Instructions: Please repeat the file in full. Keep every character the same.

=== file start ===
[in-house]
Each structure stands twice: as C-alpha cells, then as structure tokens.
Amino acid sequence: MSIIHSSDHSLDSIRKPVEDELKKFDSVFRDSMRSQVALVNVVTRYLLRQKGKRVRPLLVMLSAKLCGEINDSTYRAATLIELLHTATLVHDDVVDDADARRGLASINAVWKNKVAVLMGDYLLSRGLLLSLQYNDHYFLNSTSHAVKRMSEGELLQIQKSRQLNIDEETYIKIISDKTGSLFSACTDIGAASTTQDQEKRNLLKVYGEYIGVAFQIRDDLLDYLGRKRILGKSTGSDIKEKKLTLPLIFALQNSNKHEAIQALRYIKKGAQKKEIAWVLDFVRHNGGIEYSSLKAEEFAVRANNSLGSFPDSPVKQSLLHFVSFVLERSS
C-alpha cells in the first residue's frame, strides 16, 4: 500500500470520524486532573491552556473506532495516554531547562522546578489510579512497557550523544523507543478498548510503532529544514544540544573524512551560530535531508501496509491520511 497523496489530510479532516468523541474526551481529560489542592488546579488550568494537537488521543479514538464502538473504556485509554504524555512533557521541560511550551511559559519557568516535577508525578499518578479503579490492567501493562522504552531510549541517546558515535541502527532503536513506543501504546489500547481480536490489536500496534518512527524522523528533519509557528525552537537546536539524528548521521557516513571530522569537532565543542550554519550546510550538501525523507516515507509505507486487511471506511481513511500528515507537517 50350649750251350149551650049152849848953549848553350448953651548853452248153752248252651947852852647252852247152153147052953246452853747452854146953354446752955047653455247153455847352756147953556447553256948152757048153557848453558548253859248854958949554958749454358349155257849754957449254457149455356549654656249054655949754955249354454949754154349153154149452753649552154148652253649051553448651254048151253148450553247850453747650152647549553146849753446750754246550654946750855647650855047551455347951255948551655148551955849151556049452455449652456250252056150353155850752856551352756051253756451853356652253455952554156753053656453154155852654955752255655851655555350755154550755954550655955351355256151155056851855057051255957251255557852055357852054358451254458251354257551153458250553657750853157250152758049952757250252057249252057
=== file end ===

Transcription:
[in-house]
Each structure stands twice: as C-alpha cells, then as structure tokens.
Amino acid sequence: MSIIHSSDHSLDSIRKPVEDELKKFDSVFRDSMRSQVALVNVVTRYLLRQKGKRVRPLLVMLSAKLCGEINDSTYRAATLIELLHTATLVHDDVVDDADARRGLASINAVWKNKVAVLMGDYLLSRGLLLSLQYNDHYFLNSTSHAVKRMSEGELLQIQKSRQLNIDEETYIKIISDKTGSLFSACTDIGAASTTQDQEKRNLLKVYGEYIGVAFQIRDDLLDYLGRKRILGKSTGSDIKEKKLTLPLIFALQNSNKHEAIQALRYIKKGAQKKEIAWVLDFVRHNGGIEYSSLKAEEFAVRANNSLGSFPDSPVKQSLLHFVSFVLERSS
C-alpha cells in the first residue's frame, strides 16, 4: 500500500470520524486532573491552556473506532495516554531547562522546578489510579512497557550523544523507543478498548510503532529544514544540544573524512551560530535531508501496509491520511 497523496489530510479532516468523541474526551481529560489542592488546579488550568494537537488521543479514538464502538473504556485509554504524555512533557521541560511550551511559559519557568516535577508525578499518578479503579490492567501493562522504552531510549541517546558515535541502527532503536513506543501504546489500547481480536490489536500496534518512527524522523528533519509557528525552537537546536539524528548521521557516513571530522569537532565543542550554519550546510550538501525523507516515507509505507486487511471506511481513511500528515507537517 50350649750251350149551650049152849848953549848553350448953651548853452248153752248252651947852852647252852247152153147052953246452853747452854146953354446752955047653455247153455847352756147953556447553256948152757048153557848453558548253859248854958949554958749454358349155257849754957449254457149455356549654656249054655949754955249354454949754154349153154149452753649552154148652253649051553448651254048151253148450553247850453747650152647549553146849753446750754246550654946750855647650855047551455347951255948551655148551955849151556049452455449652456250252056150353155850752856551352756051253756451853356652253455952554156753053656453154155852654955752255655851655555350755154550755954550655955351355256151155056851855057051255957251255557852055357852054358451254458251354257551153458250553657750853157250152758049952757250252057249252057